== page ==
To estimate associations between geographic factors and the MOI, we completed village-level geographic information system (GIS) mapping of the sub-county and surrounding environs, comprising an area of approximately 55 square kilometers. These data were entered into ArcGIS, Version 10.4.1 (ESRI, Redlands, CA) to create a reference map, from which we calculated the mean elevation and area of each village and subsequently divided the data into quartiles of elevation.
Ethical approval of the study was provided by the institutional review boards of the University of North Carolina at Chapel Hill, the Mbarara University of Science and Technology, and the Uganda National Council for Science and Technology. Written informed consent was obtained from all adult study participants and the caregivers of participating children. All research was performed in accordance with relevant guidelines and regulations.
Validation of control mixtures
Allele frequency calls for all five control mixtures are shown in Supplemental Fig. S3. Using a previously described measure of concordance for allele frequency calls between PCR replicates (do), the replicate PCRs showed a high level of agreement of allele frequencies in each of the five controls with a mean do of 0.0252. Using data from the cloned Sanger sequences as the reference standard, we evaluated the accuracy of the deep sequencing frequency estimates. We bootstrapped the frequency estimates to generate confidence intervals for the Sanger sequence data and compared it to the variation in replicate deep sequencing reactions (Supplementary Fig. S4). The amplicon deep sequencing method provided accurate estimates of haplotype frequency, suggesting that haplotype frequencies in the clinical samples were representative. No false haplotypes were detected in the control mixtures.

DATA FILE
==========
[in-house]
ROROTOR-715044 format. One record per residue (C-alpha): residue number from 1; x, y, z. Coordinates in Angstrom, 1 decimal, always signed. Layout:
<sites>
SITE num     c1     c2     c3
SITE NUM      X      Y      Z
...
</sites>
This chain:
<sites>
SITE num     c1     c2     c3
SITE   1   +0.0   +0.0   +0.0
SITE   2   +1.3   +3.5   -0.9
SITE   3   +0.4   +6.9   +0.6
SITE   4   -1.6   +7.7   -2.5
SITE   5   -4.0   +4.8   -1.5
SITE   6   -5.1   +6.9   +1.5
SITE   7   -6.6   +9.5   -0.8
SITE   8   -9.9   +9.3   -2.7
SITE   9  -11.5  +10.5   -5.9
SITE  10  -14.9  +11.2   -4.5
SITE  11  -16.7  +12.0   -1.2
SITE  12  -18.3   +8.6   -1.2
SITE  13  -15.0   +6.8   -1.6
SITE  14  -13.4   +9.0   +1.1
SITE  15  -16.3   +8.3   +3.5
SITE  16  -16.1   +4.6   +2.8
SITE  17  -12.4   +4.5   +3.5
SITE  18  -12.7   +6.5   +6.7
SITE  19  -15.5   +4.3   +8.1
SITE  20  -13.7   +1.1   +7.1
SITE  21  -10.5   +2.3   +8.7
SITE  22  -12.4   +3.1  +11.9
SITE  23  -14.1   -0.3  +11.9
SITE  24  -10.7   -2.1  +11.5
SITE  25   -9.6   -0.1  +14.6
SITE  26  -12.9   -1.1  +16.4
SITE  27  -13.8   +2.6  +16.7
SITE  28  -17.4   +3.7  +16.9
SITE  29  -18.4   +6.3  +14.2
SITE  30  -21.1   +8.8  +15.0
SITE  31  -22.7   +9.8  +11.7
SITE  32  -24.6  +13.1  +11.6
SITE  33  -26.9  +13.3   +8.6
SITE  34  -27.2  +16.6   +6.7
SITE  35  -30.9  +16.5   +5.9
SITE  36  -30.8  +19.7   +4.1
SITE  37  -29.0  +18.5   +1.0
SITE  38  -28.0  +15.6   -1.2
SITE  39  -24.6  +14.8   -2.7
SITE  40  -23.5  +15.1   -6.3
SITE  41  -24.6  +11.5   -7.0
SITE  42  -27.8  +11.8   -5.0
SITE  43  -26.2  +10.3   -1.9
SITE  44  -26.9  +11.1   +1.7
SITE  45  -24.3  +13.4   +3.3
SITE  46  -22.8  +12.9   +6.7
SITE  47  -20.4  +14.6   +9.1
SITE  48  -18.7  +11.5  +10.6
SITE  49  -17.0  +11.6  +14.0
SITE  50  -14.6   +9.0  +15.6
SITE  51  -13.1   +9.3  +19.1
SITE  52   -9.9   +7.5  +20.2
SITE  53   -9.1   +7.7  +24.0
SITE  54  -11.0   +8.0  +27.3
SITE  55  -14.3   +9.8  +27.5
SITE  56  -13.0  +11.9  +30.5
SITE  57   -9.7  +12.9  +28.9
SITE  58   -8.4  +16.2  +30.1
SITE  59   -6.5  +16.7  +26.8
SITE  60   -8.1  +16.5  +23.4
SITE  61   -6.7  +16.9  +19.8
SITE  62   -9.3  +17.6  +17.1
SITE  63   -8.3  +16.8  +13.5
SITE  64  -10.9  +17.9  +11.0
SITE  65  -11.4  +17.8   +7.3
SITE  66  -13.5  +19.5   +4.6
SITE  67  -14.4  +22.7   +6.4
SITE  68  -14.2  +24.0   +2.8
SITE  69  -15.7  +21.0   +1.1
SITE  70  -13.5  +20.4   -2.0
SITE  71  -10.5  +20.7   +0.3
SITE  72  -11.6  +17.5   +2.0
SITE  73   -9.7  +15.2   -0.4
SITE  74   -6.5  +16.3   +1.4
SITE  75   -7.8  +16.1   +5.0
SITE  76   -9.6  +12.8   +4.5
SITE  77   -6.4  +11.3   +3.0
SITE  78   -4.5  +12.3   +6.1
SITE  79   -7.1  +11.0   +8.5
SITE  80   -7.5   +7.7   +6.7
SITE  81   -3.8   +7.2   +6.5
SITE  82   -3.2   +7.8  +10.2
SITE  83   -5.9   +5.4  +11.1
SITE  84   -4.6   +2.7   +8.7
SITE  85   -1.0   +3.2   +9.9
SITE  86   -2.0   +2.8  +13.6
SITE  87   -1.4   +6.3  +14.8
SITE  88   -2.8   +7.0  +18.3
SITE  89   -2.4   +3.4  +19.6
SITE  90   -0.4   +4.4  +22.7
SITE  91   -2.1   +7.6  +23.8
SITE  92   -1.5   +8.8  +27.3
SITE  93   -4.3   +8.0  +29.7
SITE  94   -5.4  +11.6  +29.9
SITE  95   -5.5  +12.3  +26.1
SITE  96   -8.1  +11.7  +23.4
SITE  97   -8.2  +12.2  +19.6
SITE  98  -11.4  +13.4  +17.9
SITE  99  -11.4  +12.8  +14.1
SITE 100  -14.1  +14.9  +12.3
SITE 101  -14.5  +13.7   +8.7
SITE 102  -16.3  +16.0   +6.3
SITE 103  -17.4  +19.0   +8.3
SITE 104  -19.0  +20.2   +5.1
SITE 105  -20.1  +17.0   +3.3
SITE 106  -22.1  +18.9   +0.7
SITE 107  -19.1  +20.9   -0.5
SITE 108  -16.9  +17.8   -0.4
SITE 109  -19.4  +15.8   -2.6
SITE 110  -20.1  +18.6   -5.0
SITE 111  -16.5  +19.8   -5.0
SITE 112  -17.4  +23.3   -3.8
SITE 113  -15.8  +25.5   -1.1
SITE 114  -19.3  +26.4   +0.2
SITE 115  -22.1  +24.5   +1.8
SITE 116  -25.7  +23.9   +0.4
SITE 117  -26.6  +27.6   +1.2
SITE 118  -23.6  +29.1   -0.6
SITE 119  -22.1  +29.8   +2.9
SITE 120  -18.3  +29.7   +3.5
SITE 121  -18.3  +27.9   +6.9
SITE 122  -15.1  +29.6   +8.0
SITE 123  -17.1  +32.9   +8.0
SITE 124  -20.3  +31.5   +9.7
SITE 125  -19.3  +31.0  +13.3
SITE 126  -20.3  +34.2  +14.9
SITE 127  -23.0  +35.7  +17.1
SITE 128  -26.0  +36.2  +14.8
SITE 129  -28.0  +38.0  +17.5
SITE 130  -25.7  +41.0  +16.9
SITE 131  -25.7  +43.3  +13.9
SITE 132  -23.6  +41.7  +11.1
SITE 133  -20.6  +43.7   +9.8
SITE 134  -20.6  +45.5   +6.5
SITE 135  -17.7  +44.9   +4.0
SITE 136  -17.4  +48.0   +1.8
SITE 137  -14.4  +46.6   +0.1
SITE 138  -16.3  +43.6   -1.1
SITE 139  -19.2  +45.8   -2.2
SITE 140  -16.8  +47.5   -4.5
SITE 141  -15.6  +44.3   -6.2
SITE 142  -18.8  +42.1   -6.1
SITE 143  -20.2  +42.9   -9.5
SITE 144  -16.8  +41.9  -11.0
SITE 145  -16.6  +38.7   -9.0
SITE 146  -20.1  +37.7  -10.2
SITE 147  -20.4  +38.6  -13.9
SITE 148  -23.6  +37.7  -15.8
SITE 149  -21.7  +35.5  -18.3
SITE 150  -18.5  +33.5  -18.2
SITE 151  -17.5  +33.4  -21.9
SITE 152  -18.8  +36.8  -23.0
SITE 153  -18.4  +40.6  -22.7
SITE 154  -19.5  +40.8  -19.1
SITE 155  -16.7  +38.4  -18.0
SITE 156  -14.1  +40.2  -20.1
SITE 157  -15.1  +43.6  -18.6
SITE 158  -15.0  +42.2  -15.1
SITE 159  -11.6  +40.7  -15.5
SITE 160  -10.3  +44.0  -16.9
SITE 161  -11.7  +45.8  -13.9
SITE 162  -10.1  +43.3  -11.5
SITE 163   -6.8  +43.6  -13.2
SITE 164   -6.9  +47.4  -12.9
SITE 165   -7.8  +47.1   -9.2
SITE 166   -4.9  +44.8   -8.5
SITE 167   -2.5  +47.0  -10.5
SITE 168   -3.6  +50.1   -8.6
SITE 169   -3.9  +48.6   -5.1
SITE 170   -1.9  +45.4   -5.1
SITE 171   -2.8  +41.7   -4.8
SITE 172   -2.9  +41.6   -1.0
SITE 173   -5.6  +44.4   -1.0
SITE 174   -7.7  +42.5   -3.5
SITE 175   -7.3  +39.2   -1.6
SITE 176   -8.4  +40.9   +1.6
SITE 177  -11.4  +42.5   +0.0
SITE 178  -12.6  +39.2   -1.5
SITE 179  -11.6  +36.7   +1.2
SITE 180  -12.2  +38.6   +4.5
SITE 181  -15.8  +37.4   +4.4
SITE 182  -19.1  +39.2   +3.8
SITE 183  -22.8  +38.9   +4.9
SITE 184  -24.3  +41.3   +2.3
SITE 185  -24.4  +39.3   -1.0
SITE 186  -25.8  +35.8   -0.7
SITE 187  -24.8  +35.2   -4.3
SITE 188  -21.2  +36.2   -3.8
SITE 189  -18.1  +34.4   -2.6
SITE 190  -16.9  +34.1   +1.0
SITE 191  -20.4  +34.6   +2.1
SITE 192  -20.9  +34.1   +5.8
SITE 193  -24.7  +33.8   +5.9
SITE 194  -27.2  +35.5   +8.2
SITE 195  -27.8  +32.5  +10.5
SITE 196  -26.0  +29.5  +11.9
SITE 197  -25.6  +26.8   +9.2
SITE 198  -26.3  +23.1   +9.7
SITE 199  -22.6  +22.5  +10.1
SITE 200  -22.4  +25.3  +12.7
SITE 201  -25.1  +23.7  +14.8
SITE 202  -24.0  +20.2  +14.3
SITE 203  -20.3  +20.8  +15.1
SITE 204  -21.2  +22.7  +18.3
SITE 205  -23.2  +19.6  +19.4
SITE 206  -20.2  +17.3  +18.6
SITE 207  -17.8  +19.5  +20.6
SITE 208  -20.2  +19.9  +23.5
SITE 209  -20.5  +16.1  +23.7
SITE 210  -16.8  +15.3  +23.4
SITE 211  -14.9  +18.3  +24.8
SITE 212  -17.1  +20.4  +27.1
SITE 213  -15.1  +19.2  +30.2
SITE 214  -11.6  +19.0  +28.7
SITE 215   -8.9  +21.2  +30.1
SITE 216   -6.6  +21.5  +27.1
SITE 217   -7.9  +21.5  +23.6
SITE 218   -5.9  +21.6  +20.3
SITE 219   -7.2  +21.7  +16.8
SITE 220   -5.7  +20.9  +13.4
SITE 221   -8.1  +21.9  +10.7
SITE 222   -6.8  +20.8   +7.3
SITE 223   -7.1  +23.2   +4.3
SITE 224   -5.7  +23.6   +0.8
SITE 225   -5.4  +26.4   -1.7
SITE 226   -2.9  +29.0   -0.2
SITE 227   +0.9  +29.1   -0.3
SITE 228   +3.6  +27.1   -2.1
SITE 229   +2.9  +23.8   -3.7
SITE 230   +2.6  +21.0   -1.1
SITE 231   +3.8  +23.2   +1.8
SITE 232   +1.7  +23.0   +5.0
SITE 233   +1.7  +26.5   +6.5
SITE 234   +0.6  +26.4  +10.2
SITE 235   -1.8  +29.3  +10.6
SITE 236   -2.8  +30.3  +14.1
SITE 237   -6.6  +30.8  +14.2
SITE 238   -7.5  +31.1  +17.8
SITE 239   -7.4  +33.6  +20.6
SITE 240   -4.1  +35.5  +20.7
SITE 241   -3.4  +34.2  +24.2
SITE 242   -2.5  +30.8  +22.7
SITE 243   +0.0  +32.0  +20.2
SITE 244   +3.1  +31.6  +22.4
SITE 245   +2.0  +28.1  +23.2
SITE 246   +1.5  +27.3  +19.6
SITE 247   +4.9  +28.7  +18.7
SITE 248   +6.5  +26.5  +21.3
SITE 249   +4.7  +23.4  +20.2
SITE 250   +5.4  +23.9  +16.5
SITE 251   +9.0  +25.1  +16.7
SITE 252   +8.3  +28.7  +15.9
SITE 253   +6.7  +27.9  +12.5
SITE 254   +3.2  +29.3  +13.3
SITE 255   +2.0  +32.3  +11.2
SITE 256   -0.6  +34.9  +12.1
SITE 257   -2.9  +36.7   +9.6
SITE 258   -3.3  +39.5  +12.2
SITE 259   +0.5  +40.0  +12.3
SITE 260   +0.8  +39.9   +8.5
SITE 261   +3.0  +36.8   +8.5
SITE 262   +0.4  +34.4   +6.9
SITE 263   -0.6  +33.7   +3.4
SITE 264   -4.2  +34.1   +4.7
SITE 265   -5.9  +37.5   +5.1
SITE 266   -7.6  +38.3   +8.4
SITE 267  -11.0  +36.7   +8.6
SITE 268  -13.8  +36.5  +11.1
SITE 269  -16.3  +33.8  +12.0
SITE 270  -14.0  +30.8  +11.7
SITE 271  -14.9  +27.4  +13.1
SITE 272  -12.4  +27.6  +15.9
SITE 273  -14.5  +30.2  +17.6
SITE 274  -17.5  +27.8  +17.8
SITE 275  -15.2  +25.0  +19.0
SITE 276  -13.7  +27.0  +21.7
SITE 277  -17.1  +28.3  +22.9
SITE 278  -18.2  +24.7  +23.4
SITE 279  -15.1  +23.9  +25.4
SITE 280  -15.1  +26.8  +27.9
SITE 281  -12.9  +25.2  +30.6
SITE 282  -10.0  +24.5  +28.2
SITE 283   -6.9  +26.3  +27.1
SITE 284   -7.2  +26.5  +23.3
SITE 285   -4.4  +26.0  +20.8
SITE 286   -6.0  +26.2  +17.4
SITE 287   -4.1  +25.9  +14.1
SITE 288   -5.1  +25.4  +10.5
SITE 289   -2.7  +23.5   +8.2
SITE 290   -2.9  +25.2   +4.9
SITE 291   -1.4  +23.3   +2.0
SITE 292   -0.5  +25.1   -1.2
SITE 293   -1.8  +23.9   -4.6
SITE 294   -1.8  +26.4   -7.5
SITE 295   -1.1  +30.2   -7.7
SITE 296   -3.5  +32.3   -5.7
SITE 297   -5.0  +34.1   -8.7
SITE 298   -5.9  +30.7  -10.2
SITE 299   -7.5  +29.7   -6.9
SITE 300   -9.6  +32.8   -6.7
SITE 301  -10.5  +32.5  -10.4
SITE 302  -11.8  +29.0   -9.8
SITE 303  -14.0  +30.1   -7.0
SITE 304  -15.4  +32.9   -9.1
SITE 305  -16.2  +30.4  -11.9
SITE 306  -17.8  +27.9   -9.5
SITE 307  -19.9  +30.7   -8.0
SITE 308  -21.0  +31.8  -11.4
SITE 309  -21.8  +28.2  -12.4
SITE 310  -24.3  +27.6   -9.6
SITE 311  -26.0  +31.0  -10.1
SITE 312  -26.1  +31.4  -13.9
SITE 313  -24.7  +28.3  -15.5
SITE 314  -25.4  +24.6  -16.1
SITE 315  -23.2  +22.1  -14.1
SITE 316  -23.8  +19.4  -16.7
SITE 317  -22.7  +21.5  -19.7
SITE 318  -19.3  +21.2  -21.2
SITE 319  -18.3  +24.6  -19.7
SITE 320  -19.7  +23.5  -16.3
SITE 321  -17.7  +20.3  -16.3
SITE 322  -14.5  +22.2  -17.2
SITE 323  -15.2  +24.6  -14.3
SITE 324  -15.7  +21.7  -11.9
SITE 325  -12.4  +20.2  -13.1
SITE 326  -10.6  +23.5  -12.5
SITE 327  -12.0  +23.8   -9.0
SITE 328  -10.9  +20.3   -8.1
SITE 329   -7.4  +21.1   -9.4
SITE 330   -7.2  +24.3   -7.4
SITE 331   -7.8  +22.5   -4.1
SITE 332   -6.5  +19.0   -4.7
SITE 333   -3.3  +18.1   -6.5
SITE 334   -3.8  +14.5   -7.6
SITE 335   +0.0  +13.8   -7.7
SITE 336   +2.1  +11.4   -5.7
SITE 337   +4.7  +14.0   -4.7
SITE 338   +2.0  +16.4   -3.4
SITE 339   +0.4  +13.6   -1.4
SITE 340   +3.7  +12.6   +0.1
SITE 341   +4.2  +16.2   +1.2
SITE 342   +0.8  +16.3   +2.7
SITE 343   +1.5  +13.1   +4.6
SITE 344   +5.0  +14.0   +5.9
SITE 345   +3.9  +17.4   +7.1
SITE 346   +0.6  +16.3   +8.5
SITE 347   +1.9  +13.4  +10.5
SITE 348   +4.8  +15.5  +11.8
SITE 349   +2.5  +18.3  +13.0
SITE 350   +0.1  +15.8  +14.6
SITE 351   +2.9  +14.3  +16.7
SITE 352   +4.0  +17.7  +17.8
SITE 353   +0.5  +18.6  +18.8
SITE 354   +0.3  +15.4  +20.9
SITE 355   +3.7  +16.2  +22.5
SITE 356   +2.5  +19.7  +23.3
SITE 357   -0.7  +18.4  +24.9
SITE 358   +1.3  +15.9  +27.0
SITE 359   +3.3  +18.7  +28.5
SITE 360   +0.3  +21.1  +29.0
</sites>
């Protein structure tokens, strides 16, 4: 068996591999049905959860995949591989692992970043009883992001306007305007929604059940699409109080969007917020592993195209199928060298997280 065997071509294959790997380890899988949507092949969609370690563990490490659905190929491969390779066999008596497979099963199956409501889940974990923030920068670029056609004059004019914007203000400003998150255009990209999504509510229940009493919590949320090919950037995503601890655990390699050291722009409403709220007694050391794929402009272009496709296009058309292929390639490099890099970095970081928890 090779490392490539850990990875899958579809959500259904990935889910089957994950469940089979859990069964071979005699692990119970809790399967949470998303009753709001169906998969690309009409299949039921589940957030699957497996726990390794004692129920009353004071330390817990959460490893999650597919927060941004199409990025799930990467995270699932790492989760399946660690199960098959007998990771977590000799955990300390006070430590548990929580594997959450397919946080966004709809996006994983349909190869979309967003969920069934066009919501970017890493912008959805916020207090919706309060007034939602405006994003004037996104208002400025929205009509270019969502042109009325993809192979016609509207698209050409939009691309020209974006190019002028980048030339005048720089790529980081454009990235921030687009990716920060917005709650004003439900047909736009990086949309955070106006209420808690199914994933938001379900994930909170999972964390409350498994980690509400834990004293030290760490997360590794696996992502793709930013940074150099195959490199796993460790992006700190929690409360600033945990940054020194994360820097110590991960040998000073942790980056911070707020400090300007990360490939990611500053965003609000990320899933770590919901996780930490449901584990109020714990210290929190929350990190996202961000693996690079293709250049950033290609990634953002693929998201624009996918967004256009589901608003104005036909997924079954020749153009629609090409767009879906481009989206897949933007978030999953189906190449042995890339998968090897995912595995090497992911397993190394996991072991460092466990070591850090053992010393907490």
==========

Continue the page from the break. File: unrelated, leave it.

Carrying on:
Extraction of genomic DNA from RDTs and amplification of samples
We detected pfldh malarial DNA and were subsequently able to amplify pfama1 in 287 of 299 (96.0%) of RDT positive samples. Of the twelve RDTs from which we were unable to detect pfldh or pfama1, four were negative on microscopy while another four had parasite densities of <250 parasites/μl. We successfully sequenced 223 of the 287 (77.7%) samples with detectable malarial DNA. Demographic and clinical characteristics of the cohort are summarized in Table 2. There were no significant differences in age (p = 0.28), sex (p = 0.85), parasitemia (p = 0.29), or disease severity (p = 0.70) between those samples successfully genotyped and those that were excluded from the analysis.
Multiplicity of Infection
After filtering in SeekDeep, we used 5.56 million of 8.15 million sequencing reads to call AMA haplotypes and determine multiplicity of infection in each sample. The mean number of reads used per sample was 22,763 (range 254–120,213). Read depth for each sample stratified by MOI is shown in Supplementary Fig. S5. The mean and median MOI was 3.09 (95% CI 2.74–3.44) and 2.0 (IQR 1.0–4.0), respectively. The crude monthly mean MOI peaked in May (MOI = 4.68, 95% CI 3.22–6.14), which is the last month of the traditional rainy season, and then declined significantly, reaching a nadir in October, (MOI = 2.06, 95% CI 1.06–3.07, p = 0.003 compared to May), which marks the beginning of the second rainy season.